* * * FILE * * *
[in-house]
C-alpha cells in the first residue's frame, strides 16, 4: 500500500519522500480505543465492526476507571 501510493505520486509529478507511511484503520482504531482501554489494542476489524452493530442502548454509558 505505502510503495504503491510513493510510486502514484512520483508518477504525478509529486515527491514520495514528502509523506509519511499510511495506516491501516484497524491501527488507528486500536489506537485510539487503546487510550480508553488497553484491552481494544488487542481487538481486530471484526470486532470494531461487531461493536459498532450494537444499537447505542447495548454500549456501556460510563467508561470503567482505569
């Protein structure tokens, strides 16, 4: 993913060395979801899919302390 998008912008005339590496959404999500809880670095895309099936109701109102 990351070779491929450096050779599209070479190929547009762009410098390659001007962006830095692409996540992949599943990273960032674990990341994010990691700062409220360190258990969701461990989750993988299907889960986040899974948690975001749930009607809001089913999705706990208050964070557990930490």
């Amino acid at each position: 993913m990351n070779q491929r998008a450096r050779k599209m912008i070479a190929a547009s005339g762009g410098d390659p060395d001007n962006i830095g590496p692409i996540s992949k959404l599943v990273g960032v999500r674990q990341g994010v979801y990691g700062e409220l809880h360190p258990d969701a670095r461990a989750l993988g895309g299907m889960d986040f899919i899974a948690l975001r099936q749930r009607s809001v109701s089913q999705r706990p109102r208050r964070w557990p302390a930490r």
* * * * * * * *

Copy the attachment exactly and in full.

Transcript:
[in-house]
C-alpha cells in the first residue's frame, strides 16, 4: 500500500519522500480505543465492526476507571 501510493505520486509529478507511511484503520482504531482501554489494542476489524452493530442502548454509558 505505502510503495504503491510513493510510486502514484512520483508518477504525478509529486515527491514520495514528502509523506509519511499510511495506516491501516484497524491501527488507528486500536489506537485510539487503546487510550480508553488497553484491552481494544488487542481487538481486530471484526470486532470494531461487531461493536459498532450494537444499537447505542447495548454500549456501556460510563467508561470503567482505569
């Protein structure tokens, strides 16, 4: 993913060395979801899919302390 998008912008005339590496959404999500809880670095895309099936109701109102 990351070779491929450096050779599209070479190929547009762009410098390659001007962006830095692409996540992949599943990273960032674990990341994010990691700062409220360190258990969701461990989750993988299907889960986040899974948690975001749930009607809001089913999705706990208050964070557990930490």
């Amino acid at each position: 993913m990351n070779q491929r998008a450096r050779k599209m912008i070479a190929a547009s005339g762009g410098d390659p060395d001007n962006i830095g590496p692409i996540s992949k959404l599943v990273g960032v999500r674990q990341g994010v979801y990691g700062e409220l809880h360190p258990d969701a670095r461990a989750l993988g895309g299907m889960d986040f899919i899974a948690l975001r099936q749930r009607s809001v109701s089913q999705r706990p109102r208050r964070w557990p302390a930490r």